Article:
barrels drive around, and occasionally a Cossack passes by, and an officer on horseback or a general in a vehicle, pass by.
On the right, the street is shut off by a barricade, in the embrasures of which are placed some small cannon, and near them sits a sailor, smoking his pipe. On the left is a beautiful house with Roman figures on the pediment, and beneath it stand soldiers and blood-stained litters,— everywhere you see the unpleasant signs of a military camp.
Your first impression is necessarily most disagreeable: the strange mixture of camp and city life, of the beautiful town and the dirty bivouac, is not only not beautiful, but even seems like vile disorder; and you imagine that everybody is frightened, that people are bustling around, not knowing what to do. But look more closely into the faces of the men who are moving about, and you will get a different impression. Look, for example, at this soldier of the baggage-train, who is taking a chestnut tróyka to the water, and who is calmly mumbling something to himself; it is evident that he will not lose his way in this motley crowd, which, indeed, does not exist for him, and that he is executing his work, whatever it may be,——to water horses or drag ordnance,——as calmly, and with the same self-confidence and indifference, as though all this were taking place at Túla or at Saránsk. The same expression you read in the countenance of this officer, who passes by you in immaculately white gloves, and in the countenance of the sailor, who is smoking while sitting on the barricade, and in the countenances of the busy soldiers, who with the litters are waiting at the steps of the former Assembly House, and in the countenance of this maiden, who, fearing to soil her pink dress, trips from stone to stone across the street.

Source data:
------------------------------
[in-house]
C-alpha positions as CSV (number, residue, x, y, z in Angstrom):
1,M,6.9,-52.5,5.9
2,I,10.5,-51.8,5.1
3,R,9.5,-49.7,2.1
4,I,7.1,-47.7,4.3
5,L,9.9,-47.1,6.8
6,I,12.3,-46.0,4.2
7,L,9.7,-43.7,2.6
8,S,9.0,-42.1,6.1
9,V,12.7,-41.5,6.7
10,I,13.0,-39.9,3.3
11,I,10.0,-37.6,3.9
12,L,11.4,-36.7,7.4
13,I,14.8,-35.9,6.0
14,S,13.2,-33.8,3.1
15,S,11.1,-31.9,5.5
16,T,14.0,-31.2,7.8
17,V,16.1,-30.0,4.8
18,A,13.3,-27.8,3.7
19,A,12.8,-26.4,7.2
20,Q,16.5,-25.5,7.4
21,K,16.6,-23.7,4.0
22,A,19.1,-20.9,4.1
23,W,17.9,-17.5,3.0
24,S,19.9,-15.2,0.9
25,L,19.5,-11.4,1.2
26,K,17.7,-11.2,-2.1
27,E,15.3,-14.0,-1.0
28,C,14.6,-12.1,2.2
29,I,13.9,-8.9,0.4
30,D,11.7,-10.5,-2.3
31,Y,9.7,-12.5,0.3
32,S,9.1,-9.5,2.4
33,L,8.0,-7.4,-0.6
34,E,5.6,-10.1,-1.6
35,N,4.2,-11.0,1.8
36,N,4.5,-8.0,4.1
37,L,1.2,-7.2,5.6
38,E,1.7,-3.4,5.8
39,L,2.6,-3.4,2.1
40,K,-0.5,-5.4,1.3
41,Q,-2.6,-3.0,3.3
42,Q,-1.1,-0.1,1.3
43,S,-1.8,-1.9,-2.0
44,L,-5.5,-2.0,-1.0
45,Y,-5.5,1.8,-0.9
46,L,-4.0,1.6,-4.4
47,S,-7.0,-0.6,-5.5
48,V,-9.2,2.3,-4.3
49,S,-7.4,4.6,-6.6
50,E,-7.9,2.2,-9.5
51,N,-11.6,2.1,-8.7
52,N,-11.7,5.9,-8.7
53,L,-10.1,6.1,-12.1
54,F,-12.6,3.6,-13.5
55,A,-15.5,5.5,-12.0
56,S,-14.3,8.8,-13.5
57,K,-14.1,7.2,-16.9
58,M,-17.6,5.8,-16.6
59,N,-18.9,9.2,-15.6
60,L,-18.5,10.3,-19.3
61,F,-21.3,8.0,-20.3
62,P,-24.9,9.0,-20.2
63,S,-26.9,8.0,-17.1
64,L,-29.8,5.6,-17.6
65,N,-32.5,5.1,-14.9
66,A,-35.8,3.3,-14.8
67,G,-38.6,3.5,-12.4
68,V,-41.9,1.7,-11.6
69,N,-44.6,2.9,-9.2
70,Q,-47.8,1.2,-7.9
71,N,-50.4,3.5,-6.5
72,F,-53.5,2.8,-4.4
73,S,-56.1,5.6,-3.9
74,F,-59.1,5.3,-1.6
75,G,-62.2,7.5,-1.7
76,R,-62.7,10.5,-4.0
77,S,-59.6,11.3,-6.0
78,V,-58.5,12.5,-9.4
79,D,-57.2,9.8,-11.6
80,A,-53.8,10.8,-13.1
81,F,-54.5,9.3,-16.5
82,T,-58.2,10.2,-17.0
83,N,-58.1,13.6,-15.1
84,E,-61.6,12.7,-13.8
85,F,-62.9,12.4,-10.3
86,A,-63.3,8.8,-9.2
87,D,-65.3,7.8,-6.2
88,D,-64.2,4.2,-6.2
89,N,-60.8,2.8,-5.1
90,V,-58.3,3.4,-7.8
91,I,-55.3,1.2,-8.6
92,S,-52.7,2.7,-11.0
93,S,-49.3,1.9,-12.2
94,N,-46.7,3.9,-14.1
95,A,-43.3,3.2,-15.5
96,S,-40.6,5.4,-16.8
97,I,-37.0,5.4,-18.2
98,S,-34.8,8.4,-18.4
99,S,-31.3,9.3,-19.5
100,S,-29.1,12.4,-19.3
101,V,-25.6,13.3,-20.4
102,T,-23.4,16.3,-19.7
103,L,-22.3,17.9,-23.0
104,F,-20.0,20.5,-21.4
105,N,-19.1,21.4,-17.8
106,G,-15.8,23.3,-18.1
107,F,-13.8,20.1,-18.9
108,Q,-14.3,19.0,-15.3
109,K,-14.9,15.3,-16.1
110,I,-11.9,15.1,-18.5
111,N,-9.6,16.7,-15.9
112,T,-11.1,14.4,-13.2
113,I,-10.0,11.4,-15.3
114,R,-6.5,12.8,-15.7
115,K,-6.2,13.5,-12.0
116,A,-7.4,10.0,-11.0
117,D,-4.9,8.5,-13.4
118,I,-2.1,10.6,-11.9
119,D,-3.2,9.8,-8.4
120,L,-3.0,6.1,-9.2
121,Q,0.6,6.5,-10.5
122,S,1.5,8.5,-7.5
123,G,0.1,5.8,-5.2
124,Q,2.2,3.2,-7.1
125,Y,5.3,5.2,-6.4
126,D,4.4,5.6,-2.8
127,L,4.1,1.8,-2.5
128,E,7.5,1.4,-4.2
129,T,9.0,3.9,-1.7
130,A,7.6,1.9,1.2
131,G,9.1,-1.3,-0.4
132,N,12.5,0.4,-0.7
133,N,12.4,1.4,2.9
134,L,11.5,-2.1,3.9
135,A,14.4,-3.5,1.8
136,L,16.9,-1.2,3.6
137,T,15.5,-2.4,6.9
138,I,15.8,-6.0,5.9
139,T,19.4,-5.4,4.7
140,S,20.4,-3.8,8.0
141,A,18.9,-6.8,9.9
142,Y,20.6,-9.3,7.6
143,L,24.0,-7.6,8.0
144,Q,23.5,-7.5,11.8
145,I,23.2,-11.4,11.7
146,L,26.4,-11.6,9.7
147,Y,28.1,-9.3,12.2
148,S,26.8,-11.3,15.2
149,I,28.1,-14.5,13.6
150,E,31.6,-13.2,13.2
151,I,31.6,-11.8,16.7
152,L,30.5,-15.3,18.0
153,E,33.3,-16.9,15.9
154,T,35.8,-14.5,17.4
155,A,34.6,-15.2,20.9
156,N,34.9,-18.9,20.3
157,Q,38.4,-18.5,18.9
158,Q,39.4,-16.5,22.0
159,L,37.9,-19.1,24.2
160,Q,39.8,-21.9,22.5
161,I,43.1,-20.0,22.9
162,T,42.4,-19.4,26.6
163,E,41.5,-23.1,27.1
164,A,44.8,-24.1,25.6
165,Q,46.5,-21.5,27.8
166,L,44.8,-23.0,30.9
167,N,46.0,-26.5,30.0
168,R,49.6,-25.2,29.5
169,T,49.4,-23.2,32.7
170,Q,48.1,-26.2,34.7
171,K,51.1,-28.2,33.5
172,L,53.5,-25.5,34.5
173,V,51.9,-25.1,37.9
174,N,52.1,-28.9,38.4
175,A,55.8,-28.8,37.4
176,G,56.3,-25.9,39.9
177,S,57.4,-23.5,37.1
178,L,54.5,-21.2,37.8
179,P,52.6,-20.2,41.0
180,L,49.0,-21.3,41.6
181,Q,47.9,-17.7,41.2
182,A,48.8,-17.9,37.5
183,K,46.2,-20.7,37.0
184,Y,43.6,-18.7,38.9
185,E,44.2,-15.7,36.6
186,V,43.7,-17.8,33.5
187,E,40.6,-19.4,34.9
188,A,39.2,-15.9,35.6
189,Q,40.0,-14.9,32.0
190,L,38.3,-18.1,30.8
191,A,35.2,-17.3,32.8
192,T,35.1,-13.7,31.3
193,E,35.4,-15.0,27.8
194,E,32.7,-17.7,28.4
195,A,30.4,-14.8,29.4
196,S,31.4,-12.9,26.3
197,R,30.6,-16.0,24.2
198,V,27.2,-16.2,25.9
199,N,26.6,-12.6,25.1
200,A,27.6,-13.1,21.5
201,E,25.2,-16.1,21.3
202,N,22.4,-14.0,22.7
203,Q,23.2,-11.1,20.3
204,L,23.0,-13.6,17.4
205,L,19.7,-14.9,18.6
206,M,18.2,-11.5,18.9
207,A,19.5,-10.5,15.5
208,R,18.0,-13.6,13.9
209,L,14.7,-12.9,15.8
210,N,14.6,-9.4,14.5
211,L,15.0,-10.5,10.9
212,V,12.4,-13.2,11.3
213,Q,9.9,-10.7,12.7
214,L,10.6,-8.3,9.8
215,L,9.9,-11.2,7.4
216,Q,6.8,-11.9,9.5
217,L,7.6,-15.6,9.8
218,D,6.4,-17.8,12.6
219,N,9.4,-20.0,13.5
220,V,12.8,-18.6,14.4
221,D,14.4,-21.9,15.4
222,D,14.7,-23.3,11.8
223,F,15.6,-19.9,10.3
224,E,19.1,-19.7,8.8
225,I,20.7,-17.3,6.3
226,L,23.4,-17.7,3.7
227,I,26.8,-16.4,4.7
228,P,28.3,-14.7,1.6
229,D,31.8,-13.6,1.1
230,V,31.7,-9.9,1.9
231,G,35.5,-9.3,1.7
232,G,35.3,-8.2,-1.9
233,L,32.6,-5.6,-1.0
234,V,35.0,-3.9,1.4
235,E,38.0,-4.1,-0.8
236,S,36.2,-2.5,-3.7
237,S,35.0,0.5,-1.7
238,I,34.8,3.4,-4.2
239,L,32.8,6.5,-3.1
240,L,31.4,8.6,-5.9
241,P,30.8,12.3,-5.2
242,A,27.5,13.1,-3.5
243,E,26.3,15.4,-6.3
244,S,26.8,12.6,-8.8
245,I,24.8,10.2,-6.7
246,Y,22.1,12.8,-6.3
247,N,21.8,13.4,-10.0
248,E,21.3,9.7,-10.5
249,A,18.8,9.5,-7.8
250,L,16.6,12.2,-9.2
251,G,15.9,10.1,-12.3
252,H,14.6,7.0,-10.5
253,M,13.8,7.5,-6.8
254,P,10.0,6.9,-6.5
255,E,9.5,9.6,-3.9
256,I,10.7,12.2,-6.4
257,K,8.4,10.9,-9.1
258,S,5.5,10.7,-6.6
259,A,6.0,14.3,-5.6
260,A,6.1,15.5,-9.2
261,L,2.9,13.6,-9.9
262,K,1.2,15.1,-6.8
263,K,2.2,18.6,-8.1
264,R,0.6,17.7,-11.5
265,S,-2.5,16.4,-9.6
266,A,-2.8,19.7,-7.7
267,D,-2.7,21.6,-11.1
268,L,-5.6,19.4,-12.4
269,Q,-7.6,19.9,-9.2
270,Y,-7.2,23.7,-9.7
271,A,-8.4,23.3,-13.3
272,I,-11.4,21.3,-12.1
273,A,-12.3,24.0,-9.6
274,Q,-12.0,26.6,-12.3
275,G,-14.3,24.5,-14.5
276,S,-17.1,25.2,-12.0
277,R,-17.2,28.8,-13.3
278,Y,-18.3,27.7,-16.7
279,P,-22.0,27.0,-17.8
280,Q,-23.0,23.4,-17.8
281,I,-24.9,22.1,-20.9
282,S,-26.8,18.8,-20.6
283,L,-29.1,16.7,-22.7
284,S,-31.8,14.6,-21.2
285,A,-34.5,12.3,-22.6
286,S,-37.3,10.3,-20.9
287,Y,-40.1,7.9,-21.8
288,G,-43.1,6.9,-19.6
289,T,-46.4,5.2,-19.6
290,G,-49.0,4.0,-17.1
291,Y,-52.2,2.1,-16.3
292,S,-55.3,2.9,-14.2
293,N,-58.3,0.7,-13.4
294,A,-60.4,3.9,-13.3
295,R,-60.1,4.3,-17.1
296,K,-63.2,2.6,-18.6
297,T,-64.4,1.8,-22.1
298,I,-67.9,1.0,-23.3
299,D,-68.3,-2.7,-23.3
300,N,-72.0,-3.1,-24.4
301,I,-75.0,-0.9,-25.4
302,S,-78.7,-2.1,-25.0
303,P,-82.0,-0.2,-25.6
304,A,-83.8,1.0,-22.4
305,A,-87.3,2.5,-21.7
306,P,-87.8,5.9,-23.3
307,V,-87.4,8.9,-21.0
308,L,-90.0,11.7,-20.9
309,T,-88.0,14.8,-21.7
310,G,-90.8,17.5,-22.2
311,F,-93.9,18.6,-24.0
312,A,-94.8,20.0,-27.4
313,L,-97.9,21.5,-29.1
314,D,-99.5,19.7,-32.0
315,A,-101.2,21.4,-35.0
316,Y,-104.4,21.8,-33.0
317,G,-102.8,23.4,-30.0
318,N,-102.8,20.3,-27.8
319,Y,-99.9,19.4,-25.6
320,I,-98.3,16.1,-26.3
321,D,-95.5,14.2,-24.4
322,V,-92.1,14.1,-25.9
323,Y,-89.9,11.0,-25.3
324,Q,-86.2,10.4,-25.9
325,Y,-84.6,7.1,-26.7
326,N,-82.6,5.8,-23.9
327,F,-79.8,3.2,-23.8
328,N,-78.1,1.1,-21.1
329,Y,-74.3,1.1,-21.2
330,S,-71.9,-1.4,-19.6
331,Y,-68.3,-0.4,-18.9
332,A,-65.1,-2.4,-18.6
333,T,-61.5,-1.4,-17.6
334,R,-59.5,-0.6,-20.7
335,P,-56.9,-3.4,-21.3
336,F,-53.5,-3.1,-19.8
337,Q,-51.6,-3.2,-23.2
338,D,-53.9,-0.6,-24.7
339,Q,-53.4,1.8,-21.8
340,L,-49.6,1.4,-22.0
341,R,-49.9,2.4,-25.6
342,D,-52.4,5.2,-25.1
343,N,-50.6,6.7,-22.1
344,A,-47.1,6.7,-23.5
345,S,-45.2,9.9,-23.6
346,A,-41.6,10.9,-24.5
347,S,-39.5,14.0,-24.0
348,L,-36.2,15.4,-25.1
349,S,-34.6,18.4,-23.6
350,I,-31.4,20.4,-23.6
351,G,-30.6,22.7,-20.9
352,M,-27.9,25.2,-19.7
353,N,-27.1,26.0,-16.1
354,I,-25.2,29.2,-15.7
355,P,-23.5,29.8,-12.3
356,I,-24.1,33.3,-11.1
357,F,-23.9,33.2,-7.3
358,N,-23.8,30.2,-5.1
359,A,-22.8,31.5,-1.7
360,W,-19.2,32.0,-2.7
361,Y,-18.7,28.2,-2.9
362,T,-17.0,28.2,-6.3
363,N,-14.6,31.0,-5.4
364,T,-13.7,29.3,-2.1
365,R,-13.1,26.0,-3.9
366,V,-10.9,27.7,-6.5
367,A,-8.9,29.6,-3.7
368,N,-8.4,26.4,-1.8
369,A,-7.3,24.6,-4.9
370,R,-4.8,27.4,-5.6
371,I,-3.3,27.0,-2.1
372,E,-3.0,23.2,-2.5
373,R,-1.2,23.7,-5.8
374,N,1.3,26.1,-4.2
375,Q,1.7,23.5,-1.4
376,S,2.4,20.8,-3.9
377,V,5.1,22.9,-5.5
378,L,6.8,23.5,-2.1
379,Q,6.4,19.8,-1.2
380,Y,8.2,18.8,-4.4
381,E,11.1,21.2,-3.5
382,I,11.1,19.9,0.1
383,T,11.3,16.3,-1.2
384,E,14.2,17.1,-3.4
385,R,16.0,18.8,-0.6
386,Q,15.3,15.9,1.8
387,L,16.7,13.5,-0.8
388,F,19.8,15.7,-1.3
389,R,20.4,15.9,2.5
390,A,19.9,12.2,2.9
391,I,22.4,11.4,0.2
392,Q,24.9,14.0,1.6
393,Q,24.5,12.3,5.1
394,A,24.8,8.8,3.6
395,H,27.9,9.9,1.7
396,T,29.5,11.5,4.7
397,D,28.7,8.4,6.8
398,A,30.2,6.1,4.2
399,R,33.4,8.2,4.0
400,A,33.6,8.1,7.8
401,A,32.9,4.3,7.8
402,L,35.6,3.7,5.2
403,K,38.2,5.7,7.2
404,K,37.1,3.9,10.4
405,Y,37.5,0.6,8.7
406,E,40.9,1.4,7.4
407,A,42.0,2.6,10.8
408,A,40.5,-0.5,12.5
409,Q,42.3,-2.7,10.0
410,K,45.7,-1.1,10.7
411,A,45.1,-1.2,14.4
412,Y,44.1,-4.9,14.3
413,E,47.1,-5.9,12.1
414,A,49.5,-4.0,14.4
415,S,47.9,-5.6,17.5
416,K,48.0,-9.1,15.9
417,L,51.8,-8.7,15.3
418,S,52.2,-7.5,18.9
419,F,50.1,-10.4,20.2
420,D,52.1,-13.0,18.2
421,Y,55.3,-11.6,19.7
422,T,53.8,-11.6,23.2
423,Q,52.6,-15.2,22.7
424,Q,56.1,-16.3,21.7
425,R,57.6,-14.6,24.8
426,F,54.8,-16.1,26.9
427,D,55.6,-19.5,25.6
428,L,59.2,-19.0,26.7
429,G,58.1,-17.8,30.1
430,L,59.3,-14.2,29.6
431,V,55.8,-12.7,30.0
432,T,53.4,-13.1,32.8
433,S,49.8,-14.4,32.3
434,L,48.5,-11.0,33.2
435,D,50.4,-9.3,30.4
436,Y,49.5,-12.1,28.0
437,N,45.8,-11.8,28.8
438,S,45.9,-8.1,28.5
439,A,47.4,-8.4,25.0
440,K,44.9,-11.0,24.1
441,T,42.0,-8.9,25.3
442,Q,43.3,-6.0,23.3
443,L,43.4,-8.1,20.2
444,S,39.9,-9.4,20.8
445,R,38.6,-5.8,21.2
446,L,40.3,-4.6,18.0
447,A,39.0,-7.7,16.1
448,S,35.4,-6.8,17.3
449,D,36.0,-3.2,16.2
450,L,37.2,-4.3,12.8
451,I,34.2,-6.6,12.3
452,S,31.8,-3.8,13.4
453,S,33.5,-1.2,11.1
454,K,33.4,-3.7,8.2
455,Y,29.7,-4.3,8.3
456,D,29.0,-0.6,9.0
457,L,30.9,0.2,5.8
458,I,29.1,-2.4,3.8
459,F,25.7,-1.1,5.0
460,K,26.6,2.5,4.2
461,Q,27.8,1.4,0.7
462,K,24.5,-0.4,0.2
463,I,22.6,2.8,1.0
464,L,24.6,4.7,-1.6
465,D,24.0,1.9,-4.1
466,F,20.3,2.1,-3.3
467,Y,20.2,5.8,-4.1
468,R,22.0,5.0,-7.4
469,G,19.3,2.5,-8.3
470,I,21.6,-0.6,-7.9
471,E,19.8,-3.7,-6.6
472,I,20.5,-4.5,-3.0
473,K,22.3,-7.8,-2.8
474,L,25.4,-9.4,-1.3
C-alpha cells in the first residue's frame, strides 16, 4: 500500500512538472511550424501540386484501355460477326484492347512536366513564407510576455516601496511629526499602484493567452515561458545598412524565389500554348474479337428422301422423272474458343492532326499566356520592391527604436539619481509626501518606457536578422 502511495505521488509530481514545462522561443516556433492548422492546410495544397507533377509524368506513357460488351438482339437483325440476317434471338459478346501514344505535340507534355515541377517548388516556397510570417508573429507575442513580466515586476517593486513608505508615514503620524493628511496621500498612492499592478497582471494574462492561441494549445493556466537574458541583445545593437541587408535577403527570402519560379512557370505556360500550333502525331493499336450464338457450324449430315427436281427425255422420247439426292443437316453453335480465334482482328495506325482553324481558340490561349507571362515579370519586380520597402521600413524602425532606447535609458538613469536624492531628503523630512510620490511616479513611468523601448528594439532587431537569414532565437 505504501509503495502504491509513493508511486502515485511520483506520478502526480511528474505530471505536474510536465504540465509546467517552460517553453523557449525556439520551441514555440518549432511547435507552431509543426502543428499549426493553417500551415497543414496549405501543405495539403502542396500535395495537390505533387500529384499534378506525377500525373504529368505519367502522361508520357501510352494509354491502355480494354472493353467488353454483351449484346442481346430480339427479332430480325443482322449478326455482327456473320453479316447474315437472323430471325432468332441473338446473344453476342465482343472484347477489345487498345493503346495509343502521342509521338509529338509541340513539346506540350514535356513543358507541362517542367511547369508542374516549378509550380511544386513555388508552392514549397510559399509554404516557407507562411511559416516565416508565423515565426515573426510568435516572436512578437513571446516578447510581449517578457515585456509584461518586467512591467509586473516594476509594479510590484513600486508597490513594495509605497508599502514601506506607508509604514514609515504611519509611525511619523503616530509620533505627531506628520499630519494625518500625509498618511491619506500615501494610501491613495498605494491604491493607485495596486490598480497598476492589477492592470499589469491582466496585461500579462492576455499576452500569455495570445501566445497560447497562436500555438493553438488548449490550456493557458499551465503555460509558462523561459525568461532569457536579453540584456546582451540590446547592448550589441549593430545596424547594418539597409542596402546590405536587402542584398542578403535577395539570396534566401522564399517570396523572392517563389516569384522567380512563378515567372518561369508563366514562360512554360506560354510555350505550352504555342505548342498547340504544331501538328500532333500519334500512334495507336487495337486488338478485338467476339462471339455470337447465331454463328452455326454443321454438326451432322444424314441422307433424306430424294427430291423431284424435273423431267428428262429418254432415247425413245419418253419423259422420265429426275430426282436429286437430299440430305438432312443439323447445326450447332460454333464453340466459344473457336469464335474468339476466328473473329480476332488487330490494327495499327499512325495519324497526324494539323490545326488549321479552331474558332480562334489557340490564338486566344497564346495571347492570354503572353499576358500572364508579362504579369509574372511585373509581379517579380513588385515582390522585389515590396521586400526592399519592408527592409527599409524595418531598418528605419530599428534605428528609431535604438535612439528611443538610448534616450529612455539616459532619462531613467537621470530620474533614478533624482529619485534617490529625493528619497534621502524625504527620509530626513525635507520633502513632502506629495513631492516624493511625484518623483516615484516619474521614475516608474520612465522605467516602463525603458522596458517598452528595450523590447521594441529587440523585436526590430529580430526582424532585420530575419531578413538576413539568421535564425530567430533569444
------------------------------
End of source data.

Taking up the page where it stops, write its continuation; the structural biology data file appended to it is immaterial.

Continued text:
Yes, you will certainly be disappointed when you first enter Sevastopol. In vain will you look in one single